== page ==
Conventional wisdom says that Democrats are facing a very challenging election this year. The sixth-year midterms are historically bad for the party of the White House. But will that pattern hold true this year? Let’s look at some competitive House elections for clues.
I have chosen these four races because each one features circumstances that have put the incumbent, or incumbent party, in a precarious reelection situation. All four are tossups and either party can win all of them – or none of them. These races, taken together, should provide us with an accurate indicator of which party has the wind at its back and how hard that wind is blowing as we approach Election Day.
Iowa CD-3 – Republican (open seat)
There are just 17 districts across the nation which elected a Republican congressman while giving the majority of their votes to President Obama in 2012. Tom Latham, who is serving his tenth term from this southwest Iowa district, is one of those Republicans. However, on December 17th last year, Latham announced he would not seek reelection in 2014. His decision has produced a very winnable race for Democrats.
Iowa CD-3 is one of the most ideologically balanced districts you’ll find with a Cook Political PVI rating of exactly EVEN. (Charlie Cook, a well-known political handicapper, has evaluated all 435 House districts and calculated a partisan voter index (PVI) to reflect each district’s partisan lean.) Latham used his popularity here to win election after election. Now that he is gone, this open seat race is shaping up to be as competitive as the district it represents.
Democrats are poised to perform well here at least partly because they have already settled on a candidate, former state Senator Staci Appel. By contrast, six Republicans are in the running for the GOP nomination. Iowa Secretary of State Matt Schultz is the most-credentialed of the lot, but I have seen no polls testing the Republican primary field.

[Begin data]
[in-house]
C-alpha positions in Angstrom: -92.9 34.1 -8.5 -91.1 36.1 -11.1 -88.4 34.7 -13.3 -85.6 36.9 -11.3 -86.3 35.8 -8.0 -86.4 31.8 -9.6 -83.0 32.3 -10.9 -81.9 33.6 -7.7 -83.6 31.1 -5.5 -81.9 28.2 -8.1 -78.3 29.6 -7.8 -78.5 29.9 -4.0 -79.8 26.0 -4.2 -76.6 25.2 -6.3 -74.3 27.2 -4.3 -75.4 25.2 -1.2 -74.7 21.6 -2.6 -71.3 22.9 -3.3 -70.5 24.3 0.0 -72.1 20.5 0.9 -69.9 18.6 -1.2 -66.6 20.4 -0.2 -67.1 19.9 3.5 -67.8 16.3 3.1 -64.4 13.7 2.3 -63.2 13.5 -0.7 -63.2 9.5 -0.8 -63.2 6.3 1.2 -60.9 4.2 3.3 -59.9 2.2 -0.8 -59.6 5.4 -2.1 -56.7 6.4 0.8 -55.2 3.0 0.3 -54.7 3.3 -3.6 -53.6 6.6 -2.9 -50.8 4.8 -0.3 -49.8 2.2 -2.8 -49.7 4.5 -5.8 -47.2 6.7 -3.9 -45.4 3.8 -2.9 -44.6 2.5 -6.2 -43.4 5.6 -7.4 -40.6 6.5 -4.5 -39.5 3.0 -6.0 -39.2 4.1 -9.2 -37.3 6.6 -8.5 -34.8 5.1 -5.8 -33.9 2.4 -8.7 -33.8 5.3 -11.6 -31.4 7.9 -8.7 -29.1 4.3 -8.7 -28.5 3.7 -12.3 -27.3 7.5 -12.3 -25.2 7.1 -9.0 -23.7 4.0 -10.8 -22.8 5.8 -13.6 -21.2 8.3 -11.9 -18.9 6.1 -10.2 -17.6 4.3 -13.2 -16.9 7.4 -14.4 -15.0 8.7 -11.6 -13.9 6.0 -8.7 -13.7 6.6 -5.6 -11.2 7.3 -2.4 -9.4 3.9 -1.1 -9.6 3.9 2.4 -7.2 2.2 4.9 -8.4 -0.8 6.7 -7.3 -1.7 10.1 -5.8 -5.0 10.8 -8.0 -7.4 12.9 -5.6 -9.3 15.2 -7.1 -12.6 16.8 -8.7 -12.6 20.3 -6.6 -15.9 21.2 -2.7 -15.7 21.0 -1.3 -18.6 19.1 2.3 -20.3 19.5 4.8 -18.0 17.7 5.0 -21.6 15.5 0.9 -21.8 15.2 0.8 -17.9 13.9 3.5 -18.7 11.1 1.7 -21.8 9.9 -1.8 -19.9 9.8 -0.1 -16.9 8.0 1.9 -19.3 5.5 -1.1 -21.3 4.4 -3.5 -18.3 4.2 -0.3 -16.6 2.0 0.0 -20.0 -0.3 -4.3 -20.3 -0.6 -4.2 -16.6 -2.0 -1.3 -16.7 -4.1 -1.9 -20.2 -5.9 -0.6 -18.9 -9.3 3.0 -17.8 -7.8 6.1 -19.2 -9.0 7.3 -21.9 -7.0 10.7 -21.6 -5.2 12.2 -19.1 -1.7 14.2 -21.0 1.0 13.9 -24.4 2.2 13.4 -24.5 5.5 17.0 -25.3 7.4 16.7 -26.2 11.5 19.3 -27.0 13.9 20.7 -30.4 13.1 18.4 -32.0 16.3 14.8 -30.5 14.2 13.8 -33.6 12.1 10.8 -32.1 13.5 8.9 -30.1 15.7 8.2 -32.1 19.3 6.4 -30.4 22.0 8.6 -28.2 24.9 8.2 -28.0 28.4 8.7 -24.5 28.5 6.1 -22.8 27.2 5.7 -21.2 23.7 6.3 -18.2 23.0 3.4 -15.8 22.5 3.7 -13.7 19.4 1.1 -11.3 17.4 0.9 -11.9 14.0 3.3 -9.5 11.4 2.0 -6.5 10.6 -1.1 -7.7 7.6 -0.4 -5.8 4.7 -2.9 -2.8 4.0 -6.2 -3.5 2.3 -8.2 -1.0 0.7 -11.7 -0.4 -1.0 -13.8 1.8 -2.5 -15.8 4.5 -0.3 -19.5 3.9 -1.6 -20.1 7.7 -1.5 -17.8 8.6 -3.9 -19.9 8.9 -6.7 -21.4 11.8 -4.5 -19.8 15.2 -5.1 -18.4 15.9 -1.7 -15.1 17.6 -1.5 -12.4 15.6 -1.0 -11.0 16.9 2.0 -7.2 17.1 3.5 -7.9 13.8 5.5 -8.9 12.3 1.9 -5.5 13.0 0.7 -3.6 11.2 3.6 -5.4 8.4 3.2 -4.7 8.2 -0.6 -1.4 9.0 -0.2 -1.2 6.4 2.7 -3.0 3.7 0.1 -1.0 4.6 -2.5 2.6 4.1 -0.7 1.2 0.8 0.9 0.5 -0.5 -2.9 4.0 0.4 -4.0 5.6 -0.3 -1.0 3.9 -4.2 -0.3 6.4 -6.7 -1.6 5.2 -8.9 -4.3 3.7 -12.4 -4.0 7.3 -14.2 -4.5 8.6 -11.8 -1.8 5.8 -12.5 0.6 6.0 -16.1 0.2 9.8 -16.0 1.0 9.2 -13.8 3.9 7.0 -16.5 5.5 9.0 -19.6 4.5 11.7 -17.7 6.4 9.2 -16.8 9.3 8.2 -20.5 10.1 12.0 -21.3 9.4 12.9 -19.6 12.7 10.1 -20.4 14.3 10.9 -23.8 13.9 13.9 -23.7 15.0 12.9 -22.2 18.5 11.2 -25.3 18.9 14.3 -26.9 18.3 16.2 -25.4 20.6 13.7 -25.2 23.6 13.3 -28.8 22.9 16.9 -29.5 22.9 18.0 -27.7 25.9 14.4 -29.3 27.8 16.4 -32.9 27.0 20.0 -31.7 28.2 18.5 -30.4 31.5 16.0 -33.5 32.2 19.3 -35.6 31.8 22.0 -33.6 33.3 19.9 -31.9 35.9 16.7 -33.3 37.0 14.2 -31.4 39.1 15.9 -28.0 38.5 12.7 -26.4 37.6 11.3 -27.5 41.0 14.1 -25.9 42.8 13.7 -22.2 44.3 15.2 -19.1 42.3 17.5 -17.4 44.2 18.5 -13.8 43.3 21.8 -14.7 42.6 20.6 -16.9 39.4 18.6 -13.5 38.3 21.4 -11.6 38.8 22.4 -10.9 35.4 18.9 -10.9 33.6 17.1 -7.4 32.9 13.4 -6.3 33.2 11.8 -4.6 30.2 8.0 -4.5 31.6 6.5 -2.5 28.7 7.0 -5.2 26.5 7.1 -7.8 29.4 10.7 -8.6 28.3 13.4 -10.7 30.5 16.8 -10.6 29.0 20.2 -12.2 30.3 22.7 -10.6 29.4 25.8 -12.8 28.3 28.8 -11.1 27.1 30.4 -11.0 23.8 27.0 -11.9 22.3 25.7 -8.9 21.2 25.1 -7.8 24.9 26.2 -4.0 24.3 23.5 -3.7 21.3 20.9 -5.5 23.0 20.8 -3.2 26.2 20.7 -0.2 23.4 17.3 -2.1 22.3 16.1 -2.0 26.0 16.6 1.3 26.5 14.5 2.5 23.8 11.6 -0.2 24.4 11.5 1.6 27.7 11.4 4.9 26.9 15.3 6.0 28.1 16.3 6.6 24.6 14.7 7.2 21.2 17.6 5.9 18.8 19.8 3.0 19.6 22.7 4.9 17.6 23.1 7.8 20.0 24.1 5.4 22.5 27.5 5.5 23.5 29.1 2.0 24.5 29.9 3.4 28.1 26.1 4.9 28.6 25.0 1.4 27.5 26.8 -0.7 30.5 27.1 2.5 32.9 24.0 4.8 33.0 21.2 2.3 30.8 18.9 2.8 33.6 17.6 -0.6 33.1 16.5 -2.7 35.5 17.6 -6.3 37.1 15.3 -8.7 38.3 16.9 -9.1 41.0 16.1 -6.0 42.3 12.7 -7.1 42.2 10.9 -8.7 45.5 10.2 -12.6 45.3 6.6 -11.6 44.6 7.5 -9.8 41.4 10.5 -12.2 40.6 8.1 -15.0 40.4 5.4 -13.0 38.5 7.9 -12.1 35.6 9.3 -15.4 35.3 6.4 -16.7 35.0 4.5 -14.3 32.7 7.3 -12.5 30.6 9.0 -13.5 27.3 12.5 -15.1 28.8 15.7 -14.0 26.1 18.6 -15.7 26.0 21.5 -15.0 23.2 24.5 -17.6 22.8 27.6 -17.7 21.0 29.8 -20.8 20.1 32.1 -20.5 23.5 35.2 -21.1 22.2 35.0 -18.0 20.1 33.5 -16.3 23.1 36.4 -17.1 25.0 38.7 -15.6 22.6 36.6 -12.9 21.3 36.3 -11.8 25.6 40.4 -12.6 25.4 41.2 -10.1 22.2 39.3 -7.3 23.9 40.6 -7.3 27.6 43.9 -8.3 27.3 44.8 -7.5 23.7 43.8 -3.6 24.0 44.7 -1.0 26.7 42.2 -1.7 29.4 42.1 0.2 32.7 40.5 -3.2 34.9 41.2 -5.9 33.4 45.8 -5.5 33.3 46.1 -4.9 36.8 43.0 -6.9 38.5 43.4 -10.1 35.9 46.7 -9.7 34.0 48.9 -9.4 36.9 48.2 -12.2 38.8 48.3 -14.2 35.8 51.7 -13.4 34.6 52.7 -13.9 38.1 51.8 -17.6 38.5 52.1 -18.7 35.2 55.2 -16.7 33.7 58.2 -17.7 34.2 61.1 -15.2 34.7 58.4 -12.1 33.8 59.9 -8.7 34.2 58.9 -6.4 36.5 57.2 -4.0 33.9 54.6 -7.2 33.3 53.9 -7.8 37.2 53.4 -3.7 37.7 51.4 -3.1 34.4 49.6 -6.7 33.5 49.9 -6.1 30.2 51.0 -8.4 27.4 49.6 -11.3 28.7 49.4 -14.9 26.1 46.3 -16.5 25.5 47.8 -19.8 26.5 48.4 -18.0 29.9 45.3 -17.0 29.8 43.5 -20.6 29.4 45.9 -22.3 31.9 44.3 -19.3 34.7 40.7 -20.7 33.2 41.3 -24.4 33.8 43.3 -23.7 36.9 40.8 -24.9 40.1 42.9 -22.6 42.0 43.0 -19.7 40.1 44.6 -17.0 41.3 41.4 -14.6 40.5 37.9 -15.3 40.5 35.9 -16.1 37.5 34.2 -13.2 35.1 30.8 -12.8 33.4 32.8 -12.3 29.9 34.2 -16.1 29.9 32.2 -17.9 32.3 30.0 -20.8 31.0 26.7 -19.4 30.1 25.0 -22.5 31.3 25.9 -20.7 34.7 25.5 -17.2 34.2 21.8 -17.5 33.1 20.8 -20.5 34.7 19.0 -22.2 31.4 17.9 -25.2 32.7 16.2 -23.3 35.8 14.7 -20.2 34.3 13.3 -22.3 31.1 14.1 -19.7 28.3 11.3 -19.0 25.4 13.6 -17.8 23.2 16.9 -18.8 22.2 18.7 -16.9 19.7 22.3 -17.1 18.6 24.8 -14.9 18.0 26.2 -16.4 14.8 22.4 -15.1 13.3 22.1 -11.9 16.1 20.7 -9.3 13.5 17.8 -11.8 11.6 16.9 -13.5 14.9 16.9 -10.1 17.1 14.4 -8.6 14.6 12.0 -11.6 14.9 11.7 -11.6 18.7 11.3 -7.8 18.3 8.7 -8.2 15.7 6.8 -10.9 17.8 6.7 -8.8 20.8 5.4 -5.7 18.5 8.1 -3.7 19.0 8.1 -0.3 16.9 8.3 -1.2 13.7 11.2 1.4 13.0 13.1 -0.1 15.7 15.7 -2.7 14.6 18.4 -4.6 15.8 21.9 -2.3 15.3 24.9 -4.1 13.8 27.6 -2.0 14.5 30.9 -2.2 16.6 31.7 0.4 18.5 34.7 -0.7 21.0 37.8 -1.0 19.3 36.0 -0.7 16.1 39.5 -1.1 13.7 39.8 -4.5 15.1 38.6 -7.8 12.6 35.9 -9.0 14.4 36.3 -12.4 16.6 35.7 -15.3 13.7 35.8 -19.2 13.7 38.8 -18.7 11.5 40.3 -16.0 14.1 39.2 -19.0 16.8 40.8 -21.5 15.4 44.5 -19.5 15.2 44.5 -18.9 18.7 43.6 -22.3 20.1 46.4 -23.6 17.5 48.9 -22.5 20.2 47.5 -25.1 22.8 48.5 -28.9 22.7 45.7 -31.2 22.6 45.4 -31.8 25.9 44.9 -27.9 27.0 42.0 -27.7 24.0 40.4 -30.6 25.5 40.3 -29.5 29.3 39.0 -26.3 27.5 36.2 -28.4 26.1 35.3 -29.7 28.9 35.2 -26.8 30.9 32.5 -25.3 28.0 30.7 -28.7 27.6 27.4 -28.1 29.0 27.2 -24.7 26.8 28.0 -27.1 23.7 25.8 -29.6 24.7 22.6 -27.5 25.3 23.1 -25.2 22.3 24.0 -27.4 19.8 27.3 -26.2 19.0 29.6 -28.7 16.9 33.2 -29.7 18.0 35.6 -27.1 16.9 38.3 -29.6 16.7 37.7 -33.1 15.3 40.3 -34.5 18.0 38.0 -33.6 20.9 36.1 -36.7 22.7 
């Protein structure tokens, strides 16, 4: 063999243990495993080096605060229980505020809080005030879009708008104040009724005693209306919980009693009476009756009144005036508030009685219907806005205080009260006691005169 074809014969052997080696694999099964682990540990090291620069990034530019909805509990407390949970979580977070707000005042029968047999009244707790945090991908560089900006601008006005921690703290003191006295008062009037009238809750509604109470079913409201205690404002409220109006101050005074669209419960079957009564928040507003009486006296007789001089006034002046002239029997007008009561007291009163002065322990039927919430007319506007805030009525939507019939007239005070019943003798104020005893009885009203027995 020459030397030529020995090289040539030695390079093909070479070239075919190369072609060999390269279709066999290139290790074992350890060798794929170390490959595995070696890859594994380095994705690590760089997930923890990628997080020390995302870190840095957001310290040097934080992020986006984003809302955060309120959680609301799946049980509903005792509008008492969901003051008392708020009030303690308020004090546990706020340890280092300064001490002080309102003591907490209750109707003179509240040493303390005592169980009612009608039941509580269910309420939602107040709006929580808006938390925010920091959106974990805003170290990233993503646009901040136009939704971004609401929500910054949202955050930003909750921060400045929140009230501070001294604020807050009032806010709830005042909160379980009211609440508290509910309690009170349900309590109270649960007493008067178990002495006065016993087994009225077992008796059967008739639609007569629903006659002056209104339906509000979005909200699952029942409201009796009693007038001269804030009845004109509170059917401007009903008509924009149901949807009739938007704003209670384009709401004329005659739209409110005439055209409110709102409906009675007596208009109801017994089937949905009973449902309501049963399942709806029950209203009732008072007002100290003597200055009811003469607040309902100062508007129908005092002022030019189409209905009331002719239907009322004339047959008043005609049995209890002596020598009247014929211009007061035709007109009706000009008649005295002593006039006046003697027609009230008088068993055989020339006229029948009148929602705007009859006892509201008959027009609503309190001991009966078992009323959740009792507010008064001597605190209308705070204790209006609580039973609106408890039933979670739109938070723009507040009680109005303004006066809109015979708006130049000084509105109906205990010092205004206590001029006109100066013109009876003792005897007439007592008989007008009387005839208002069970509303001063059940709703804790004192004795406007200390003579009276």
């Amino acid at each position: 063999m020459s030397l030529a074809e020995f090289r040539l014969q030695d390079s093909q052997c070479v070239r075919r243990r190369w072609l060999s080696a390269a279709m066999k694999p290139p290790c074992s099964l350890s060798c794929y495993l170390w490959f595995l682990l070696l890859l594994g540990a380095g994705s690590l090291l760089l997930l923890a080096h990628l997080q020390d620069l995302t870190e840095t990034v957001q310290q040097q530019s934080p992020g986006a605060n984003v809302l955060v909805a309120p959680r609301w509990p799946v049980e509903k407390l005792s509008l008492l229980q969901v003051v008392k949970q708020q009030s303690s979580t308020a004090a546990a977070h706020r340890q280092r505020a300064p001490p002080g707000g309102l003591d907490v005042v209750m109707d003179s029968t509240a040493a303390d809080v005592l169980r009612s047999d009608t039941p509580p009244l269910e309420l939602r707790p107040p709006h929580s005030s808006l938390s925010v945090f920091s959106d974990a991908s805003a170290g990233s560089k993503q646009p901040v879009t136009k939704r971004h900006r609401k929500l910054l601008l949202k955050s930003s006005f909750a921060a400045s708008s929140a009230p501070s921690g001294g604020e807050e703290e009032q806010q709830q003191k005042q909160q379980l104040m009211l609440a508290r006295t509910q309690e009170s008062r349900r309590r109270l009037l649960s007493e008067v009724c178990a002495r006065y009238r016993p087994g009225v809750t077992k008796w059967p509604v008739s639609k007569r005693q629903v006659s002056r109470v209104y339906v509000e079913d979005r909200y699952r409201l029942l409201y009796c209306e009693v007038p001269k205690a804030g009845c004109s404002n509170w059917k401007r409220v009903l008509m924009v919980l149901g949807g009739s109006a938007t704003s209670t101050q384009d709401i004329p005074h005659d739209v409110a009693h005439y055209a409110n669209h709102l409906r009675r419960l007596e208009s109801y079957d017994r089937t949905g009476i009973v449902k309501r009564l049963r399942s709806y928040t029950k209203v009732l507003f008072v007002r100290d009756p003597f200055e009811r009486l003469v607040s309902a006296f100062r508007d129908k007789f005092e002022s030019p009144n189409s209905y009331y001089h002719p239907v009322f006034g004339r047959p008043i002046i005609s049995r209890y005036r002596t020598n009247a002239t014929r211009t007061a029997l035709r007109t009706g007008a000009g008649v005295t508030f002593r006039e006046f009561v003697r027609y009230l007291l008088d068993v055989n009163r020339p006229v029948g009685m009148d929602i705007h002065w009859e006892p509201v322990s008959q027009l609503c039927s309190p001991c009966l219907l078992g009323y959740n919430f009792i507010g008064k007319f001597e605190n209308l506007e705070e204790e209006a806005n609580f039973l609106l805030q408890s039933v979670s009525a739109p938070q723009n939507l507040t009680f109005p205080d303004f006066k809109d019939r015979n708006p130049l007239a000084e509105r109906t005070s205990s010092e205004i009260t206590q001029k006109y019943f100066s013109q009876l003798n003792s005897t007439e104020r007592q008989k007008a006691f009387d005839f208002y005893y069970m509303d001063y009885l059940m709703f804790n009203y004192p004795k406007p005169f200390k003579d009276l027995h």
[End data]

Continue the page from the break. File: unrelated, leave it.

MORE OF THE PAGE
In addition to enjoying open water on her way to the general election campaign, Appel also can boast a solid fundraising advantage. Her 1st quarter FEC report showed her with just over $400,000 on hand. That’s more than double the cash of any Republican in the race.
Current Election Projection: Weak DEM Gain
New Jersey CD-3 – Republican (open seat)
The Garden State is no paradise for Republicans. But the lines encompassing this south central New Jersey district have drawn enough Republicans together to make it competitive. Former Philadelphia Eagles lineman Jon Runyan took advantage of the district’s razor thin Republican lean (Cook PVI R+1) to defeat an incumbent Democrat, the late John Adler, in the red wave election of 2010.
After surviving a challenge from Adler’s widow in 2012, Runyan surprised political onlookers by opting out of the 2014 election. Like Iowa CD-3, a Republican retirement leaves a competitive open seat race in a district won by President Obama two years ago. Unlike Iowa CD-3, there are more than one Democrat seeking to claim the nomination, but that may not hinder them because of the dilemma facing Republicans here.
Four-time losing statewide candidate Steve Lonegan, former mayor of Bogota, is running for Runyan’s seat. The problem is, he lives an hour away from the district, and Republicans, those outside his Tea Party fan base at least, fear his previous electoral failures – and his controversial statements about Hurricane Sandy relief – have left him damaged. However, the candidate Lonegan’s detractors are trying to push through to the nomination, Tom MacArthur, another former mayor, also makes his home outside the district.